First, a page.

Sony today announced a firmware update to their PS3 that adds significant photo functionality to the popular PS3 gaming console.
The system software update 2.60 becomes available tomorrow and now offers a new Photo Gallery application allowing users to better manage, sort and control the presentation of their photos on their PS3s. With the new upgrade users will now be able to sort their photos by color, age, and even facial expressions like smiling. In a video demo of the new technology Sony shows how parents might, for instance, pull together photos on their unit only of their children smiling and then run these photos as a slide show.
In addition to the Photo Gallery, firmware 2.60 provides guest access to PlayStation Store, enabling non-PlayStation Network members to browse the storefrontís downloadable content, including games, game trailers, and demos, along with more than 4,200 movies and TV shows. The firmware upgrade also upgrades the PS3 systemís video capability to support DivX 3.11 media files.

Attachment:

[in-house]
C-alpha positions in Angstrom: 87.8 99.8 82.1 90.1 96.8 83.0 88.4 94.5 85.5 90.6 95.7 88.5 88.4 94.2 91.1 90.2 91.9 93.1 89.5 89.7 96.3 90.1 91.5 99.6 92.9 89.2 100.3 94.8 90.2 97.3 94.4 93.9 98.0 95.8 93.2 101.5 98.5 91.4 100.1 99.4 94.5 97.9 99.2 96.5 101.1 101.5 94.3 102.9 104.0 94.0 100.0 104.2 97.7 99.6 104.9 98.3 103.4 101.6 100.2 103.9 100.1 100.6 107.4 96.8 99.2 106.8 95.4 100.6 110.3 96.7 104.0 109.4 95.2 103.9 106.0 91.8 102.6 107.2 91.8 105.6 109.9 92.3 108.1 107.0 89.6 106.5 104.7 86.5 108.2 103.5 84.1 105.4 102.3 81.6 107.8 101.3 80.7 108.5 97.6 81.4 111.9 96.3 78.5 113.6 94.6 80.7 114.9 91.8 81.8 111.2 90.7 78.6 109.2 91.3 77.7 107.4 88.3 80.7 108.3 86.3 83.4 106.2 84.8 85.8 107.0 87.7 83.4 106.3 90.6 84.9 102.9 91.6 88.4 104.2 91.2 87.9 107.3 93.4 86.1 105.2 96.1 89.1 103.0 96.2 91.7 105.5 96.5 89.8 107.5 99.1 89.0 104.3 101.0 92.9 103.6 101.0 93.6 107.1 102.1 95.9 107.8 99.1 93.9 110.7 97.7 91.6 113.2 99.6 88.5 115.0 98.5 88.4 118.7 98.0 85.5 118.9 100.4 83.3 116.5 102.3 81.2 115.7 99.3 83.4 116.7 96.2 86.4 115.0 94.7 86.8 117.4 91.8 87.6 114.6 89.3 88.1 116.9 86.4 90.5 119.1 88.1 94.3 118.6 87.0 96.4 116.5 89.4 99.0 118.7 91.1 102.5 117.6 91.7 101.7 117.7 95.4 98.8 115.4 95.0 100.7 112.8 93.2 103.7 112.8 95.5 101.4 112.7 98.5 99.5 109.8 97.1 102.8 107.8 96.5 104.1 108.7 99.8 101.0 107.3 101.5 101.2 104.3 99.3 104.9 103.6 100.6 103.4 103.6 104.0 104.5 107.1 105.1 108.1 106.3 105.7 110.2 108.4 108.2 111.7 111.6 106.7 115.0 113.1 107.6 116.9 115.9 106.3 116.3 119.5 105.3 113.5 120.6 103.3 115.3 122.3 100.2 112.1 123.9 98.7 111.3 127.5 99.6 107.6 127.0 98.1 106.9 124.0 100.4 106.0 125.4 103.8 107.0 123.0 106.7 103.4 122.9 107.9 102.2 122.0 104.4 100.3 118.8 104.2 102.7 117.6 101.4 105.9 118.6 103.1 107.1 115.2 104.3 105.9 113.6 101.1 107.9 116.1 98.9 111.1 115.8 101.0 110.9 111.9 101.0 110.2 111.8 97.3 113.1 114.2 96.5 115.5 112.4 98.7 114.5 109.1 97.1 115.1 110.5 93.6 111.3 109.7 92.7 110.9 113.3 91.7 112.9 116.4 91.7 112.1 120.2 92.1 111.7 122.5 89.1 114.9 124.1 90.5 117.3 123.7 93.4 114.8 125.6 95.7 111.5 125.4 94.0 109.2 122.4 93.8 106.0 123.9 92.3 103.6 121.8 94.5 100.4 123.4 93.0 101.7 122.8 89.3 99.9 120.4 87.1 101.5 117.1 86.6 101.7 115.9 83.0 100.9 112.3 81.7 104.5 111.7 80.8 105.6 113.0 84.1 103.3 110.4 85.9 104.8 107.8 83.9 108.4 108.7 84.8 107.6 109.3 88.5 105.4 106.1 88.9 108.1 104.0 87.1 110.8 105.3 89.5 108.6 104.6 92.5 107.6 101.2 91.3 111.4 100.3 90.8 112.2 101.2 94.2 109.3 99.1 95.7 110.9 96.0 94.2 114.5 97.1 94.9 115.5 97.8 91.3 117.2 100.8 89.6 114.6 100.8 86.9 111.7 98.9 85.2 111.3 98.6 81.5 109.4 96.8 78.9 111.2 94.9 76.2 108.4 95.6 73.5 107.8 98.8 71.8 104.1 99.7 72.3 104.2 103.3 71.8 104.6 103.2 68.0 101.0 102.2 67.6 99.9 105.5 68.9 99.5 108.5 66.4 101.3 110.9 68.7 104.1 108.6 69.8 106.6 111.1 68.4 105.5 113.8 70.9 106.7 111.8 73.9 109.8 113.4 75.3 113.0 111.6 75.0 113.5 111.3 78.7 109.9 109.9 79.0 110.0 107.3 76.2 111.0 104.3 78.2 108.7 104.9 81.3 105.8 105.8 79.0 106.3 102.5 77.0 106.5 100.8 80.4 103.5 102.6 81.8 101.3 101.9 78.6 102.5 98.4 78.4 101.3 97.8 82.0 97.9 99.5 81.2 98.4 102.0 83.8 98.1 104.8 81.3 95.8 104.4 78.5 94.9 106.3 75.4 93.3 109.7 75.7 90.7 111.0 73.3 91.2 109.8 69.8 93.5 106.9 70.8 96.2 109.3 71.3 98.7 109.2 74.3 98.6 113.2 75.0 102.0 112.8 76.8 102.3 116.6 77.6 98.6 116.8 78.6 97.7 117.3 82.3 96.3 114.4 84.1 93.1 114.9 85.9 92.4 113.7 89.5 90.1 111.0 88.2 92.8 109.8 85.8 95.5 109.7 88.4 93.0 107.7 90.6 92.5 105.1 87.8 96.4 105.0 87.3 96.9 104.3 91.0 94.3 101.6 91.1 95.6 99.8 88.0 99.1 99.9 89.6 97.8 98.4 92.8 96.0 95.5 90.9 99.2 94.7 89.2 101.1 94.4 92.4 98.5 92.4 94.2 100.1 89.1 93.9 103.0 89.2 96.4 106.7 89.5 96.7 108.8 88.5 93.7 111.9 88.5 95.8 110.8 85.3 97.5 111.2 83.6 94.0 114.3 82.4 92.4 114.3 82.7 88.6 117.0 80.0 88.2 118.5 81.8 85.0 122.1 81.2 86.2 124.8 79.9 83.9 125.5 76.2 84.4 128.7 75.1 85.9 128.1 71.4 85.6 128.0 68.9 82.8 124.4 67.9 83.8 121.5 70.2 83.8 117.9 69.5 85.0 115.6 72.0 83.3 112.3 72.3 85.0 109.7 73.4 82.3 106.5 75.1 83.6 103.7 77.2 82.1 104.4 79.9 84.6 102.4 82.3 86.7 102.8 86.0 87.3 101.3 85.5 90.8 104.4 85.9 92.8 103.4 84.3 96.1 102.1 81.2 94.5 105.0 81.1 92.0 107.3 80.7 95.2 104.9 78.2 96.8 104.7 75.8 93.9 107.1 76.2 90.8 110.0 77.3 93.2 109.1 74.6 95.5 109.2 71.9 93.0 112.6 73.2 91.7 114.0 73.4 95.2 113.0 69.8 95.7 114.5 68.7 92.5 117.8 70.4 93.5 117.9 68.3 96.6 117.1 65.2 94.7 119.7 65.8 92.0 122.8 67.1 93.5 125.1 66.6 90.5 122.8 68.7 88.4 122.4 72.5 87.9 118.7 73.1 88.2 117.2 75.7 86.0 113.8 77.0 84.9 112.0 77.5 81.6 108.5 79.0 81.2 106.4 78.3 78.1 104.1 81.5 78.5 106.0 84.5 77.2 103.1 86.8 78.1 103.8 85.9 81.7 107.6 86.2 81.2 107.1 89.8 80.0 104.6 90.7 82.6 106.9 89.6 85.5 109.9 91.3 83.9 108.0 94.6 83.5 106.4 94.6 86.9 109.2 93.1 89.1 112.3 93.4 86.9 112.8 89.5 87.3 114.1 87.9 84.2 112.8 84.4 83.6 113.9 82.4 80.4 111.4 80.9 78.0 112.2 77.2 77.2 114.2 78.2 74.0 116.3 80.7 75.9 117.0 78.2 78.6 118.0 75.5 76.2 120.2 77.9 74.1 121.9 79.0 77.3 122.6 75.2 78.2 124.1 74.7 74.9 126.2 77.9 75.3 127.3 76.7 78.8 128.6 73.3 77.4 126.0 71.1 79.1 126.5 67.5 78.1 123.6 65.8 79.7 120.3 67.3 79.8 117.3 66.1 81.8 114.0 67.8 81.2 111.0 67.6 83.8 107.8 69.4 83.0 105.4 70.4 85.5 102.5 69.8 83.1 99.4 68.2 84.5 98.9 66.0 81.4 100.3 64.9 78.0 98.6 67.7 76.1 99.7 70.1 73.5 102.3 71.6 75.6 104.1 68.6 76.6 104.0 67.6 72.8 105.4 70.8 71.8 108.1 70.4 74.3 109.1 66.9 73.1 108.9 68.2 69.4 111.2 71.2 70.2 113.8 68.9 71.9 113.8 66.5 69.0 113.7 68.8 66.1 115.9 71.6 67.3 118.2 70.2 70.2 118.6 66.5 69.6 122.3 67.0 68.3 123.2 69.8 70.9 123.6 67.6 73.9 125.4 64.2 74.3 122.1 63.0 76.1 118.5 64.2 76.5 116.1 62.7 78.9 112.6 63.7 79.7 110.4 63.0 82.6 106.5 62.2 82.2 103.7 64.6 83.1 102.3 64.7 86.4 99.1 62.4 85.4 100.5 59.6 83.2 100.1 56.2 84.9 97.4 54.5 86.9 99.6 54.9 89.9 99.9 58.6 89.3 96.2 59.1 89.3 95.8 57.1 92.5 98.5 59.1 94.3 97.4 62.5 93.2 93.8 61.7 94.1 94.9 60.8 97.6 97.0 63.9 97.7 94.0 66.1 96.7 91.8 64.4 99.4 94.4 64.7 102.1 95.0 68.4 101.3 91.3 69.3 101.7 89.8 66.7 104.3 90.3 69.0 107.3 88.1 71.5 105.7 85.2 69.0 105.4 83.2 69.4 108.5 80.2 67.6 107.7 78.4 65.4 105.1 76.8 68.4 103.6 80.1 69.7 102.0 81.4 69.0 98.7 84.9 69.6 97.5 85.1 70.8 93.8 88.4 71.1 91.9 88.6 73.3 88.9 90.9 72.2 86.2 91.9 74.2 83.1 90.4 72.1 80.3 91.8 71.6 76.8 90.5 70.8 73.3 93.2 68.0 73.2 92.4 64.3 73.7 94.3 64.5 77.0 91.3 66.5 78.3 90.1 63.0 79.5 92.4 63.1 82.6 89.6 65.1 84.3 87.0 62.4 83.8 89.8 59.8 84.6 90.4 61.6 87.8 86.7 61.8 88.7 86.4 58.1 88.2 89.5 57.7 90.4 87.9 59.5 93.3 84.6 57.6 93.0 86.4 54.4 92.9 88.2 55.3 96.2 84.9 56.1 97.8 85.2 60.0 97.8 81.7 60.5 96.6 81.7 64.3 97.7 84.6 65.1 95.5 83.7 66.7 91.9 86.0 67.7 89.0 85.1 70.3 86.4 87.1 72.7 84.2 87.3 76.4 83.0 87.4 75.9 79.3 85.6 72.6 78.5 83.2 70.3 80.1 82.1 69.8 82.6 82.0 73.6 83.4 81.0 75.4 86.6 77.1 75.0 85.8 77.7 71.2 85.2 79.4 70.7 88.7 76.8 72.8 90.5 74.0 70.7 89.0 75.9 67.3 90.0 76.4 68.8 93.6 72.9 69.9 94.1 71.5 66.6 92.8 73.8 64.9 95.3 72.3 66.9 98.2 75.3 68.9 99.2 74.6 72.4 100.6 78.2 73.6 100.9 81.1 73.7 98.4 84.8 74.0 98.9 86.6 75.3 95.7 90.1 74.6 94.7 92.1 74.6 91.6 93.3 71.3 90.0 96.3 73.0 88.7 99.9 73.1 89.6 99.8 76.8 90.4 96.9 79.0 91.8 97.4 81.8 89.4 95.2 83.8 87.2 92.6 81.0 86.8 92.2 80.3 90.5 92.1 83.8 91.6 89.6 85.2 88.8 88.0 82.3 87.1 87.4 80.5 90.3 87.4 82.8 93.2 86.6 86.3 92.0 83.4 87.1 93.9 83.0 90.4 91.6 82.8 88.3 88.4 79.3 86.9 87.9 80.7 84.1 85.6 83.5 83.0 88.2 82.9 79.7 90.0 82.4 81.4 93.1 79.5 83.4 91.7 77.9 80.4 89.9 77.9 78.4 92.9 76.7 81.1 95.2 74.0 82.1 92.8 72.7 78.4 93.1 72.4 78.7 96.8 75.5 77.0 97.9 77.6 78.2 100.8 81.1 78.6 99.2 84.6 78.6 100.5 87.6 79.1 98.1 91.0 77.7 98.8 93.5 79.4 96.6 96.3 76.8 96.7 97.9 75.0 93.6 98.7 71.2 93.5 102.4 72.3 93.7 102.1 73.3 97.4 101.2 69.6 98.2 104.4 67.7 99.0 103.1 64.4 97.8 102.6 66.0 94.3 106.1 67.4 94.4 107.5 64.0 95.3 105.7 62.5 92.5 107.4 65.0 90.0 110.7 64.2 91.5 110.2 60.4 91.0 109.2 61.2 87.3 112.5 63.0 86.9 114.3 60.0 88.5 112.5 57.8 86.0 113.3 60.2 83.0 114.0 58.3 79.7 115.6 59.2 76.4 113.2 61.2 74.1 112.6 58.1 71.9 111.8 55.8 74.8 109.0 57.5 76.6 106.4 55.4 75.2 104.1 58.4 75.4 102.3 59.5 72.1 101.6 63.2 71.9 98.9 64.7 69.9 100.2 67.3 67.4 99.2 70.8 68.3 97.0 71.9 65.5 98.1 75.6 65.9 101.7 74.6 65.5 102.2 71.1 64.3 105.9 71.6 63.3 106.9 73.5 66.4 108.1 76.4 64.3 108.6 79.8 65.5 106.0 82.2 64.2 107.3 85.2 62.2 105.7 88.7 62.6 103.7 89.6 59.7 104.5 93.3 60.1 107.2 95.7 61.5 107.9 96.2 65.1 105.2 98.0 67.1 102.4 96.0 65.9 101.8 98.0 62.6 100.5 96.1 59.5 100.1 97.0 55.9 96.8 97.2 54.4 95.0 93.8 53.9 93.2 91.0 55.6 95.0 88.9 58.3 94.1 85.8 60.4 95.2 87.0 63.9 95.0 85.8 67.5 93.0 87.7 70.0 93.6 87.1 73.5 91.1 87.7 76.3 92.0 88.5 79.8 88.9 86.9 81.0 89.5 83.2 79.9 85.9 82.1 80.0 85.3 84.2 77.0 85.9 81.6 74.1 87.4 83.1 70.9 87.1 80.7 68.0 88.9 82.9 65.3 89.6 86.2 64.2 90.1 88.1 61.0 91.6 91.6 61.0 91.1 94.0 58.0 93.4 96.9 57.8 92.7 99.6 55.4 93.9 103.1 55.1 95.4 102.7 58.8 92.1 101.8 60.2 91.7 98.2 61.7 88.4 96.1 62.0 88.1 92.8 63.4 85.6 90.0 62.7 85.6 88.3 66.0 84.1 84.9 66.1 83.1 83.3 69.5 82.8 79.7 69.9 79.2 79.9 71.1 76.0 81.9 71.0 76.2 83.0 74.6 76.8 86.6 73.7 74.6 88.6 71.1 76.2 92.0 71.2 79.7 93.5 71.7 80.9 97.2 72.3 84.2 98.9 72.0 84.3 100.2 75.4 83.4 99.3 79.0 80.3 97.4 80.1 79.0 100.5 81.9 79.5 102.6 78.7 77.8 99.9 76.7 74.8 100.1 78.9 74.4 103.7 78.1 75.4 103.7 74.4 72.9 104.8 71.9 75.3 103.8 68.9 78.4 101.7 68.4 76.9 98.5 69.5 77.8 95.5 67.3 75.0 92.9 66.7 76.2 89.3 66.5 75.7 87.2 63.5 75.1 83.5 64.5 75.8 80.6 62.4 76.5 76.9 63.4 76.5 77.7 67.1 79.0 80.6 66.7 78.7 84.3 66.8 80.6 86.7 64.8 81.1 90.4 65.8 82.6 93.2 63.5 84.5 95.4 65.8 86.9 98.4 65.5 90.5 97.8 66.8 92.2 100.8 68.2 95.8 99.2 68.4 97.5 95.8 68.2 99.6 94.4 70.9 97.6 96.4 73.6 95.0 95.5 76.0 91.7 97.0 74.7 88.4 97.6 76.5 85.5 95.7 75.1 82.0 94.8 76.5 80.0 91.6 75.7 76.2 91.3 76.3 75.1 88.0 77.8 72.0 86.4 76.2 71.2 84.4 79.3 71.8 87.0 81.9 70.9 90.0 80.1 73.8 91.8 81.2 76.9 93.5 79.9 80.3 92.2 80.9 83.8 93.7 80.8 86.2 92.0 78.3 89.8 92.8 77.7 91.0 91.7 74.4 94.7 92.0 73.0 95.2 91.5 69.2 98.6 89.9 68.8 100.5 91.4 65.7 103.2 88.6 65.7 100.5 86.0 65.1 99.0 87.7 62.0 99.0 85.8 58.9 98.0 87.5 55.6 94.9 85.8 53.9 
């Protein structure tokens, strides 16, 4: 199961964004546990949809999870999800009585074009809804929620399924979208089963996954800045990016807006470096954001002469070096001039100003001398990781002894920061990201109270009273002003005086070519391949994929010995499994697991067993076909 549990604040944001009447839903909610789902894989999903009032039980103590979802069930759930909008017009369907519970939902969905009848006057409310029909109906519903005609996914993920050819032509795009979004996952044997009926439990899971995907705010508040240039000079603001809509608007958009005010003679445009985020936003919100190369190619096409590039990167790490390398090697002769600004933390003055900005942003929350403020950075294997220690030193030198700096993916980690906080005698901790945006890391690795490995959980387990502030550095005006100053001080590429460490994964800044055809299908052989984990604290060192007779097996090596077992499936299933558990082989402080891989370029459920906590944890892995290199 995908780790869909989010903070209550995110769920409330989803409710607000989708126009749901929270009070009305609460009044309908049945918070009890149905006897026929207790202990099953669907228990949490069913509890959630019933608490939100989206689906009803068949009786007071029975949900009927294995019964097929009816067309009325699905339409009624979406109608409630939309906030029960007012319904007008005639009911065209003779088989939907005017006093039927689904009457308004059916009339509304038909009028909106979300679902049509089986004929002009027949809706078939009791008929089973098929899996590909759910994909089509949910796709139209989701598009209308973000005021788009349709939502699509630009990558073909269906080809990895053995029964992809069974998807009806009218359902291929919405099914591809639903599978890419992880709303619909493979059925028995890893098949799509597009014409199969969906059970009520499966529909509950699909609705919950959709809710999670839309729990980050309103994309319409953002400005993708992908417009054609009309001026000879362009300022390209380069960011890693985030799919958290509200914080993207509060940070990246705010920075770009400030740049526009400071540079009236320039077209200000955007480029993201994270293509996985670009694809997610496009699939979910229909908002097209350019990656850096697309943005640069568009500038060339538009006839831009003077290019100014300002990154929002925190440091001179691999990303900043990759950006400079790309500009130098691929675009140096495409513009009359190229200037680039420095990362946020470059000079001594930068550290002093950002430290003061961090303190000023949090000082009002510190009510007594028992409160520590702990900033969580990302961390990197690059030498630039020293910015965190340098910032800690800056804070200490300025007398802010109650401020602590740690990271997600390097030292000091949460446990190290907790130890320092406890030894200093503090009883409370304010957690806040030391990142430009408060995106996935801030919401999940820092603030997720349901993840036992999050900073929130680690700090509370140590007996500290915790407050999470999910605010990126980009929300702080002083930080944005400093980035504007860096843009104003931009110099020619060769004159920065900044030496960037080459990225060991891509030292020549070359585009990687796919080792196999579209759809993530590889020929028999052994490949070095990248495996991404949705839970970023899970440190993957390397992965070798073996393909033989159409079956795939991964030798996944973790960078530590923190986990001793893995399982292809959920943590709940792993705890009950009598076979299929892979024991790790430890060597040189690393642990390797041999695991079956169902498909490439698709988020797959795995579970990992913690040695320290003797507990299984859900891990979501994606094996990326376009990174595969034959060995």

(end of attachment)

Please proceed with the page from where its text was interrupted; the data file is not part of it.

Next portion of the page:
I wonder at what point in the future we might see Netflix Watch Now on the Sony PS3.
It is interesting to me to see gaming consoles more and more becoming home media boxes. Both Sony with their PS3 and Microsoft with their XBox360 seem to be increasingly going after both the gaming market as well as the home media market including things like music, photos and video.
One thing that both Microsoft and Sony still seem to be missing though is natural integration with the photo sharing site Flickr. Viewing your own photos on your XBox 360 or PS3 is a nice thing to be able to do, but being able to better display and share photos between friends and family through an online platform like Flickr would make an even more memorable experience. Imagine if, for instance, my parents could automatically subscribe on a PS3 or XBox360 to all of my photos tagged with my kids names on Flickr. Or imagine if you could pull up all of the most interesting photos of Barcelona Spain before going there on a trip. Integrating the photo experience with the vast archives of both personal and online photos ought to be what both Microsoft and Sony should be working on.